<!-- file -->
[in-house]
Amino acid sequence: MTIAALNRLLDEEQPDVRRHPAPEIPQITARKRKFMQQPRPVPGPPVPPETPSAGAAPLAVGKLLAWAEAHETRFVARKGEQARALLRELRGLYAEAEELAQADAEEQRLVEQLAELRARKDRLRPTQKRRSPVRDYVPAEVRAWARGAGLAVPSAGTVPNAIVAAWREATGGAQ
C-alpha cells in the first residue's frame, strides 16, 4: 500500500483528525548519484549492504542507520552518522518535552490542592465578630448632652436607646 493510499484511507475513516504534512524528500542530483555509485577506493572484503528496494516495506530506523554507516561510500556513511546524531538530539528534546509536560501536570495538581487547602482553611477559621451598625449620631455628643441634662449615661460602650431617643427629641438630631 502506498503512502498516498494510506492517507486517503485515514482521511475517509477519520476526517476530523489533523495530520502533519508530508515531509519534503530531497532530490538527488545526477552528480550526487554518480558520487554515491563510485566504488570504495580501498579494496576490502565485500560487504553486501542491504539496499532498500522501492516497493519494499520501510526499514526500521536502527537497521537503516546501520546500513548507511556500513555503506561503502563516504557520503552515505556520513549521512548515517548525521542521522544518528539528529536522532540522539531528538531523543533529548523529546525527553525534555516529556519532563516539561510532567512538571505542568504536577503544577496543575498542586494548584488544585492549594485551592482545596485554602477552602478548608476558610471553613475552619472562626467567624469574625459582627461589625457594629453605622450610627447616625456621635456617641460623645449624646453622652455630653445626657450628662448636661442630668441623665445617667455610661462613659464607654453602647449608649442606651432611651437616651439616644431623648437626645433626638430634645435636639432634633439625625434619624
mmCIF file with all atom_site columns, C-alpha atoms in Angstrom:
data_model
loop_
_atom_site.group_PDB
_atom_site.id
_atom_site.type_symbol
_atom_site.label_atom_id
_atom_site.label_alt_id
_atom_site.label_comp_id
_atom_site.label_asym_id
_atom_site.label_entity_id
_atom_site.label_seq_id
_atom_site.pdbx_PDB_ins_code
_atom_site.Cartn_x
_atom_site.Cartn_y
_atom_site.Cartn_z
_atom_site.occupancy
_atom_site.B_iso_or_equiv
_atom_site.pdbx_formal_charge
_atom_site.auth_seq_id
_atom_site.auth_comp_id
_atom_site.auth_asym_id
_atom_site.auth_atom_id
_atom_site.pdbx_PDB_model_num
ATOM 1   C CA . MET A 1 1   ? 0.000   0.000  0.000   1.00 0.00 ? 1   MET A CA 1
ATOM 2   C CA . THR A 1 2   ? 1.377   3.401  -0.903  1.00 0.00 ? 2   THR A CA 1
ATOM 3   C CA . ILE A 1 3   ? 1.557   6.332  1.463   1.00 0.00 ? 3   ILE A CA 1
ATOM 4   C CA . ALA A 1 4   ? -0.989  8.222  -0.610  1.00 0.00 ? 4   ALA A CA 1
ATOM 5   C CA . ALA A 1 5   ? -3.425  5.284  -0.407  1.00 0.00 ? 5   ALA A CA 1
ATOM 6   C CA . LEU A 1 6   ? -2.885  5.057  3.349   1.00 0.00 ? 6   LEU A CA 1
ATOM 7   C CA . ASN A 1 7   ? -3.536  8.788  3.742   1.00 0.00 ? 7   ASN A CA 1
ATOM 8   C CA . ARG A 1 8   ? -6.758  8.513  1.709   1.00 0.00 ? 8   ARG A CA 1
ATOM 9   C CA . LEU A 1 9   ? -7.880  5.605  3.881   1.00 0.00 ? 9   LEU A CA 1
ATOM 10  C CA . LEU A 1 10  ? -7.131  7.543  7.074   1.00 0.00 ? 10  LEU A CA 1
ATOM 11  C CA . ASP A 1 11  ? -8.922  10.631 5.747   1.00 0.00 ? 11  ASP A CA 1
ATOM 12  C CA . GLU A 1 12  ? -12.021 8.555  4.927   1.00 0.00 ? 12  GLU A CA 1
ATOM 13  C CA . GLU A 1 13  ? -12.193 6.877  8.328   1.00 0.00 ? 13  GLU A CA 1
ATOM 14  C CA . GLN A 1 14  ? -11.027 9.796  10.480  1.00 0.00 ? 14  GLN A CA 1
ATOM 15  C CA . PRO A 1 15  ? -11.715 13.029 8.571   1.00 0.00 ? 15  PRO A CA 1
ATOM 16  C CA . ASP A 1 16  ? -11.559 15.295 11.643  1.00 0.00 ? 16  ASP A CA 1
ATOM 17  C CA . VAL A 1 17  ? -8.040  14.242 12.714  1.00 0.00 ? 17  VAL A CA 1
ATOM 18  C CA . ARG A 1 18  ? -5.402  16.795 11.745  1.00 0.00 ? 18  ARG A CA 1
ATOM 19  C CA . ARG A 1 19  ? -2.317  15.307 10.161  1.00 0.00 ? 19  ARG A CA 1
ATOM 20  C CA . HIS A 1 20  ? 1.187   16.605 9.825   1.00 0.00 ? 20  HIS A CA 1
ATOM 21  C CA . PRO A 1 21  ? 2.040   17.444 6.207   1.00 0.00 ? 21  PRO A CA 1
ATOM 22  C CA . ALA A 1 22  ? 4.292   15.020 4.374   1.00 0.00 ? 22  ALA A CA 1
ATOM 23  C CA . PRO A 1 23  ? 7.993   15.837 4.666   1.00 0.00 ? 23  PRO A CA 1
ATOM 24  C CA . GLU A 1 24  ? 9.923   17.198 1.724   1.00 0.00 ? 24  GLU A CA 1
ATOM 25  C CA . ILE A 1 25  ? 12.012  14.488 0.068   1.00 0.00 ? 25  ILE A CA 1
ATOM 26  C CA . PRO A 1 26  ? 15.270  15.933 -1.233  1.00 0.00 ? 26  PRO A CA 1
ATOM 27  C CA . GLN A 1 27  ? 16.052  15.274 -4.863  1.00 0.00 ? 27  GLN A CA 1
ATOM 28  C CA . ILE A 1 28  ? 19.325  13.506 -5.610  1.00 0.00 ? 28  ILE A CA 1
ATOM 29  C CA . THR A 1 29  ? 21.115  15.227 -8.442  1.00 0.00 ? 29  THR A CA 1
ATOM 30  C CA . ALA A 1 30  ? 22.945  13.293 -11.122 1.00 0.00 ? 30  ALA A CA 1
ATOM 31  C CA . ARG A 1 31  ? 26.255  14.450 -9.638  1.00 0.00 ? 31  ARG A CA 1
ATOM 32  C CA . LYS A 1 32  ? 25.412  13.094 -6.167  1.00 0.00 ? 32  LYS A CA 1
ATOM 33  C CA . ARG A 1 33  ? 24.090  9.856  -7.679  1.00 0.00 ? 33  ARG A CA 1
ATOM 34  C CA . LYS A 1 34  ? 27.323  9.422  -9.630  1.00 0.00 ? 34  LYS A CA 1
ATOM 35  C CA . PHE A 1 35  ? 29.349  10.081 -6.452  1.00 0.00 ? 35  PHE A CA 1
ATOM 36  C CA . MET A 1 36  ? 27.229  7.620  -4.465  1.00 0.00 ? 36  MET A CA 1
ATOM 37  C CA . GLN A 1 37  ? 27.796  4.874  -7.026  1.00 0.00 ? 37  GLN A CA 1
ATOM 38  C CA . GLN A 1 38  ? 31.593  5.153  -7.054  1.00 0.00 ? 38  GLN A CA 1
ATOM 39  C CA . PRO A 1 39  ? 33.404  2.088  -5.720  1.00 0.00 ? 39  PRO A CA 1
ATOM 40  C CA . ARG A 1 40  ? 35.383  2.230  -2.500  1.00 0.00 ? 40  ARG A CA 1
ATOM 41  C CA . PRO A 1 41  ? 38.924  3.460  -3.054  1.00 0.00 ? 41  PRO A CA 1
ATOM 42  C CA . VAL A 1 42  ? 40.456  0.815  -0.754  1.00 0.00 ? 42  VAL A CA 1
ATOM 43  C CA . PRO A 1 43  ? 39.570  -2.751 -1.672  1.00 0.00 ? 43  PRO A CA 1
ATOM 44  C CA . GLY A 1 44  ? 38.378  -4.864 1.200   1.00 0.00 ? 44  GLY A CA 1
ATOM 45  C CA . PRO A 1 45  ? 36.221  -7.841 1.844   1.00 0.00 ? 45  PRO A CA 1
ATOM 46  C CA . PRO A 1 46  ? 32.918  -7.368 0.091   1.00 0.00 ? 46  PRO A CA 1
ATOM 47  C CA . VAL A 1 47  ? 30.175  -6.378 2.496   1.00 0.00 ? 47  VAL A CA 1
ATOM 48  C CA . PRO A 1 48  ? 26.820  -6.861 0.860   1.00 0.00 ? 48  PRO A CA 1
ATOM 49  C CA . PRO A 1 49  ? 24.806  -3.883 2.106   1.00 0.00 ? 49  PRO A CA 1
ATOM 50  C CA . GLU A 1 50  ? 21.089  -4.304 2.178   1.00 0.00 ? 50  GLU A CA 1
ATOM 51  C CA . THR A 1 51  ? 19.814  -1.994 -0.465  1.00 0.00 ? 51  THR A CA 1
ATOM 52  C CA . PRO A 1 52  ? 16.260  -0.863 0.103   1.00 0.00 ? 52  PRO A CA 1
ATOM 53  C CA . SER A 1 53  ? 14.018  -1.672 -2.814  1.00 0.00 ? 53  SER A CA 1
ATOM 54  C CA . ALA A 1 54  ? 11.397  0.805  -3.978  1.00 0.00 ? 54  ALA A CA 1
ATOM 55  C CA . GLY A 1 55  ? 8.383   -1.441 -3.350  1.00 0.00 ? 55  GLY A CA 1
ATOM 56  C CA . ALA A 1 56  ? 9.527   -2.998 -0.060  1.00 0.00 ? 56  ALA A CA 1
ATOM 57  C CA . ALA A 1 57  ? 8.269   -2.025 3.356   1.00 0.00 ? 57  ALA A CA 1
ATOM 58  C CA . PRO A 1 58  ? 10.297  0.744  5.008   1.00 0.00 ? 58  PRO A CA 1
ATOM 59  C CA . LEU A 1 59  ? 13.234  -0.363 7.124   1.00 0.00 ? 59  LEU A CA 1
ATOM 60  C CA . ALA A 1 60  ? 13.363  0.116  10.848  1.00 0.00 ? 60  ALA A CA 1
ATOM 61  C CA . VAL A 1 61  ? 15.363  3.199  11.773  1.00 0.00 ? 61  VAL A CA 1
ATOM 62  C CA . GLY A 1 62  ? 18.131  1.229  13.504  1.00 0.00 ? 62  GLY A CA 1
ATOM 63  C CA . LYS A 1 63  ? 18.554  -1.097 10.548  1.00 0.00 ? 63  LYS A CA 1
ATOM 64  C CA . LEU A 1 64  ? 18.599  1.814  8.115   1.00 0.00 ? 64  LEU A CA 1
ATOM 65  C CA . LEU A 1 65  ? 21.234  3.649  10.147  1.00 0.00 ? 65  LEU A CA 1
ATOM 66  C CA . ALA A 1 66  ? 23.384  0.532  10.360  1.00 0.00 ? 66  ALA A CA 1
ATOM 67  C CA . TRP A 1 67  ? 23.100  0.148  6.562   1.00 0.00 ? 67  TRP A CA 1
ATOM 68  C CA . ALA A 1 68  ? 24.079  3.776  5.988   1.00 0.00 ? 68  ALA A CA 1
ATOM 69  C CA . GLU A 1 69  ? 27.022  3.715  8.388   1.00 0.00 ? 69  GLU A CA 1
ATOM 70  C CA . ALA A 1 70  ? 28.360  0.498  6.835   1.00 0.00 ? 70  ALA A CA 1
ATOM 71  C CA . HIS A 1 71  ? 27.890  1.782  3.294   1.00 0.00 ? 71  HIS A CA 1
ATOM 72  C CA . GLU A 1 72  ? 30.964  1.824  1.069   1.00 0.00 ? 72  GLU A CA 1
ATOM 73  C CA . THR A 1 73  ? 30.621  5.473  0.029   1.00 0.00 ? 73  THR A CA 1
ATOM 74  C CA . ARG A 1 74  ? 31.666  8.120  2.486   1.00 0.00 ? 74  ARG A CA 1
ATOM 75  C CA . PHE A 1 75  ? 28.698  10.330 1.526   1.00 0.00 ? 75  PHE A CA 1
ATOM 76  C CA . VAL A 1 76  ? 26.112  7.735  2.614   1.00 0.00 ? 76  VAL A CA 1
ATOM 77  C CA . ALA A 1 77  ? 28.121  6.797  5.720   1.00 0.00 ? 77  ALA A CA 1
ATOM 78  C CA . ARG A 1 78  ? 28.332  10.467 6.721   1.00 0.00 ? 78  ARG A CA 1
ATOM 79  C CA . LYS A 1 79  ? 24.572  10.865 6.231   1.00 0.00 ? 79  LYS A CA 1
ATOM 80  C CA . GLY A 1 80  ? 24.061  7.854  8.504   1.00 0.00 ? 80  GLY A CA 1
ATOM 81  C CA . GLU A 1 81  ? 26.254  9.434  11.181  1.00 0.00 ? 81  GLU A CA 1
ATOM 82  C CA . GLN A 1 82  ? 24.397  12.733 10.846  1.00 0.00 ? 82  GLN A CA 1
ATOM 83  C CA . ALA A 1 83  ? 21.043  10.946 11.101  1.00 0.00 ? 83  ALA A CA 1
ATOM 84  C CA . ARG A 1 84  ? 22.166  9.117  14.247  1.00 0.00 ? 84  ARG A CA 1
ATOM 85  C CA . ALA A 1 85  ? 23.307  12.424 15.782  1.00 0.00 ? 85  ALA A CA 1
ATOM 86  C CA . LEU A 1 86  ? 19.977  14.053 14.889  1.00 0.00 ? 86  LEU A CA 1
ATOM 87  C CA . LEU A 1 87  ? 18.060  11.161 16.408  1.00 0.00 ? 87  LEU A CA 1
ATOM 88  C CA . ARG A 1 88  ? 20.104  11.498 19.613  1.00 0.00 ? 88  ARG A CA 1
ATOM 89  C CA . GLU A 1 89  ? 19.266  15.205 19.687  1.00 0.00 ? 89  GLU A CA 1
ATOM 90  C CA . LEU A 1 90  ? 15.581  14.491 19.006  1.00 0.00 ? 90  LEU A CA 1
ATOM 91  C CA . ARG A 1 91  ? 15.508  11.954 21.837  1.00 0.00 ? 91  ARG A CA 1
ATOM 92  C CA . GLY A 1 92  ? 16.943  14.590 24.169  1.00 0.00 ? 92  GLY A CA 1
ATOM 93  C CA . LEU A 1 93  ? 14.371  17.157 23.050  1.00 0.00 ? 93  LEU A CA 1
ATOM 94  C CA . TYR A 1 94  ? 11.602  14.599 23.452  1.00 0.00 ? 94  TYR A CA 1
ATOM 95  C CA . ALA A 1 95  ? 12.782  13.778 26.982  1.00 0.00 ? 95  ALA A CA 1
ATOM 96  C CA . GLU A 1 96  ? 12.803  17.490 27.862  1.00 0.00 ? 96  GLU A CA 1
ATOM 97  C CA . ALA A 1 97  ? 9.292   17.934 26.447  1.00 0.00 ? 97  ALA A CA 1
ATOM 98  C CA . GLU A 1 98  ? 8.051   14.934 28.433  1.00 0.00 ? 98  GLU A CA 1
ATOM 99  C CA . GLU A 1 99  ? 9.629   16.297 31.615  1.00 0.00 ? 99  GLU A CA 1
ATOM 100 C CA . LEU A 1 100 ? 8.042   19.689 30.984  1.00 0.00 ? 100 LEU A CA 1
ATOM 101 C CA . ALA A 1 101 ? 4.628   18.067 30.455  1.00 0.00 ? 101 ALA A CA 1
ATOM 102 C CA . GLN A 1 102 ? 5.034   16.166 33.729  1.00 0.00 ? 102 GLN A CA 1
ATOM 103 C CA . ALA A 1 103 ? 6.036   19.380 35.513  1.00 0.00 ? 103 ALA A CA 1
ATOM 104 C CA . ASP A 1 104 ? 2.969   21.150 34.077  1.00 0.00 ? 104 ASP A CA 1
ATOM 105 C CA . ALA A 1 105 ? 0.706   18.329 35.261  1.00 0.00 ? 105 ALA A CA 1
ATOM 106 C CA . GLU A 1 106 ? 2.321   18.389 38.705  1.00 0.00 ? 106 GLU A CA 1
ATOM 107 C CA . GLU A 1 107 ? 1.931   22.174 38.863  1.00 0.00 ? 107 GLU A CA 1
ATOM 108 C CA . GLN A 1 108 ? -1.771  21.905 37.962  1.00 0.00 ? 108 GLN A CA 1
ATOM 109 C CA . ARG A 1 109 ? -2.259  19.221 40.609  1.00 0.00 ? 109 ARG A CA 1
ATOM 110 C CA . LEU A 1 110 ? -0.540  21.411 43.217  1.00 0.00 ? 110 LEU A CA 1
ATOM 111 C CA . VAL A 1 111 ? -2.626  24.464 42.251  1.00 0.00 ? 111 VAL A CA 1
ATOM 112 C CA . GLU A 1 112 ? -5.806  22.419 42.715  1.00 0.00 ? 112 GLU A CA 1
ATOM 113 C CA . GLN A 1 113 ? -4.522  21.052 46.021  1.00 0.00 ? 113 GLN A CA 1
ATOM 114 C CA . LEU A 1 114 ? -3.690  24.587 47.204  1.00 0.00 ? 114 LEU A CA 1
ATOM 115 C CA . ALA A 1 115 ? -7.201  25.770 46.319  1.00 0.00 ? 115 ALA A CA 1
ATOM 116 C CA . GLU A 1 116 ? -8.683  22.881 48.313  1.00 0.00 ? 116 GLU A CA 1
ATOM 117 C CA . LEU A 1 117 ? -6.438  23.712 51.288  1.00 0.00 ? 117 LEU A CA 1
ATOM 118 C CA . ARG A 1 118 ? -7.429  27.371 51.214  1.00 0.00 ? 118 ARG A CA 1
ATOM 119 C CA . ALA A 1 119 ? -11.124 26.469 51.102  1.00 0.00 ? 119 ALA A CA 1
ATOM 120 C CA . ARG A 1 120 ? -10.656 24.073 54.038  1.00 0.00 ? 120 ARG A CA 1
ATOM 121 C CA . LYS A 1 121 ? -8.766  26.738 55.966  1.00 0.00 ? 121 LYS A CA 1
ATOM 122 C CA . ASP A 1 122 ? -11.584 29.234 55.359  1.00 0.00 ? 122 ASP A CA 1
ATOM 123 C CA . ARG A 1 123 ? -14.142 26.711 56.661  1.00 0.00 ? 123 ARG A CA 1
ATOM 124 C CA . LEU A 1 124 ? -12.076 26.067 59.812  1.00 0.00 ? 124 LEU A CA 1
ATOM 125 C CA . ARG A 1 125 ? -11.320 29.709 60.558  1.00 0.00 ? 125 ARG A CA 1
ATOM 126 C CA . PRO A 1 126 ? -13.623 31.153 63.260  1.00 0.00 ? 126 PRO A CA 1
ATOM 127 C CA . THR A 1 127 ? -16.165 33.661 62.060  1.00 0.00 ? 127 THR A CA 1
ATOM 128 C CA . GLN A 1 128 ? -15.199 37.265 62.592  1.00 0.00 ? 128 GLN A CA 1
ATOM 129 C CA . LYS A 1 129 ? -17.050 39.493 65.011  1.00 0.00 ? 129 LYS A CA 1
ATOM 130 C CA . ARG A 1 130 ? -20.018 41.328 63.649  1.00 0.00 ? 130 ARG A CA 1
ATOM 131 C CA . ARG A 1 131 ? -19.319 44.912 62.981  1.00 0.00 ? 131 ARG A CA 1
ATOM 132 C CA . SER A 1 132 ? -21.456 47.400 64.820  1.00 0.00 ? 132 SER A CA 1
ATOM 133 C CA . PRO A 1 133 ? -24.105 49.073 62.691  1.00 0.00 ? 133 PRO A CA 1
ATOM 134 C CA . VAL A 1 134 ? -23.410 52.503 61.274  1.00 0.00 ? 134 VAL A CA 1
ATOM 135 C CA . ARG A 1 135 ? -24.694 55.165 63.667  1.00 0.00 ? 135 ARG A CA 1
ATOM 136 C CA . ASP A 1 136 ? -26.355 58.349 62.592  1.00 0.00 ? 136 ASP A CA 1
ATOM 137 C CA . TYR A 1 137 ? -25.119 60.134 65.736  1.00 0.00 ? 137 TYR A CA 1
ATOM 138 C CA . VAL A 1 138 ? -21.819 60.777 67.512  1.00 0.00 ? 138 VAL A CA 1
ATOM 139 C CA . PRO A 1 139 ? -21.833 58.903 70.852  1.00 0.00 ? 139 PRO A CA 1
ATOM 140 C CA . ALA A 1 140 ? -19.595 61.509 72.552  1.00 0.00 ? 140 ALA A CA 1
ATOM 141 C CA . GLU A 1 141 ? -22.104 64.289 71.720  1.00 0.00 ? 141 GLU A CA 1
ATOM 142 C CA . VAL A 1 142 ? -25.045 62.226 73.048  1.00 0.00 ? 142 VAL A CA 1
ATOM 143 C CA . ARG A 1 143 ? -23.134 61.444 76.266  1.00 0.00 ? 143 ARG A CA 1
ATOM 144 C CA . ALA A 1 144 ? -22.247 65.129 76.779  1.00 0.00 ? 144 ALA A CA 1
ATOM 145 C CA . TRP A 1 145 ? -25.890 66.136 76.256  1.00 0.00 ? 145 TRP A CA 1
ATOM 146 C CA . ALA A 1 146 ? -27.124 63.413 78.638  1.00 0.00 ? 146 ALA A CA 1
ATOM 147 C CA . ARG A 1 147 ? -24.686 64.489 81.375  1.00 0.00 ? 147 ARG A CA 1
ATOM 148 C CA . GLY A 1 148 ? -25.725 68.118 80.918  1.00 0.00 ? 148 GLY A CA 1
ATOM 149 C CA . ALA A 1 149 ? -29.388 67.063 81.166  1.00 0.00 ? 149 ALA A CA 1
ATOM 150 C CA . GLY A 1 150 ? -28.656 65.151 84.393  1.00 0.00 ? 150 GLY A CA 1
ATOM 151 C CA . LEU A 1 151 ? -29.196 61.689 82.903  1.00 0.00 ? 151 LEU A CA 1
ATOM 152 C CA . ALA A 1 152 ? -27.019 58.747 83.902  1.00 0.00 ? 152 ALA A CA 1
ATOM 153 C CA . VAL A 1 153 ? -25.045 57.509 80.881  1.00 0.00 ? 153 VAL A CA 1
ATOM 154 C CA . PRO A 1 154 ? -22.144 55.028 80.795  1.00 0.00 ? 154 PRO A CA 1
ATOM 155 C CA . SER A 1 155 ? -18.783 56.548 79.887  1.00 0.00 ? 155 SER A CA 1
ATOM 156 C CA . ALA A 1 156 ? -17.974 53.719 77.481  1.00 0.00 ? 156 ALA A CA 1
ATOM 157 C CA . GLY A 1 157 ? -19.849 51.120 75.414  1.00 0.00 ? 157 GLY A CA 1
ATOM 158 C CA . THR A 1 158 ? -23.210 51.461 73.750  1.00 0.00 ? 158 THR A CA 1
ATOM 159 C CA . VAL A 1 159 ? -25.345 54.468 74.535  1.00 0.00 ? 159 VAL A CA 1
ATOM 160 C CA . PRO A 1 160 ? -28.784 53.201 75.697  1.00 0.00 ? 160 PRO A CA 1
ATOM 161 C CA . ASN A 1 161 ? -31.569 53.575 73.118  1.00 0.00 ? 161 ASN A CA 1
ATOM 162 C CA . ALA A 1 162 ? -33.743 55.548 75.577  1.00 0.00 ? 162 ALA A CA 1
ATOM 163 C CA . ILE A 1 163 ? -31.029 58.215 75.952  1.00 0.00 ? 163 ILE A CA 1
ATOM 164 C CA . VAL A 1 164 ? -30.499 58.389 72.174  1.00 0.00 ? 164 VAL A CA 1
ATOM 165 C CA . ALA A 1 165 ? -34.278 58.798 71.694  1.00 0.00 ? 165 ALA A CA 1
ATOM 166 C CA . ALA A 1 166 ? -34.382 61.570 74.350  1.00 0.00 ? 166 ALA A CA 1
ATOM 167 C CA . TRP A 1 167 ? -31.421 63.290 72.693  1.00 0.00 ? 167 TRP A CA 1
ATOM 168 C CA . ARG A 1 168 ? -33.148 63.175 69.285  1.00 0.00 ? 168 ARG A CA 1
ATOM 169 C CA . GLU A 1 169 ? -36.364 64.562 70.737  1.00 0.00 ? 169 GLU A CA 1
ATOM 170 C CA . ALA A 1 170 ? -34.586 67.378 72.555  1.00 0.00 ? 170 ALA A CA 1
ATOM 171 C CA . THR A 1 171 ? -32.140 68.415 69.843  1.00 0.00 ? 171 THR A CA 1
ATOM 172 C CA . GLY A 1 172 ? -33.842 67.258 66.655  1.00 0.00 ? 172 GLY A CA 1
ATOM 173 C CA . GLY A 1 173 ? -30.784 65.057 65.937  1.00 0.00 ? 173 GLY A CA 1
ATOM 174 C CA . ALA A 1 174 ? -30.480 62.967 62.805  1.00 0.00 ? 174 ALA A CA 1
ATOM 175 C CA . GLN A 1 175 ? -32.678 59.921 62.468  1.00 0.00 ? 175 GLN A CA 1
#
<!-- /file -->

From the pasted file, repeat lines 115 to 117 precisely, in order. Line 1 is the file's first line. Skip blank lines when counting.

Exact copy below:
ATOM 88  C CA . ARG A 1 88  ? 20.104  11.498 19.613  1.00 0.00 ? 88  ARG A CA 1
ATOM 89  C CA . GLU A 1 89  ? 19.266  15.205 19.687  1.00 0.00 ? 89  GLU A CA 1
ATOM 90  C CA . LEU A 1 90  ? 15.581  14.491 19.006  1.00 0.00 ? 90  LEU A CA 1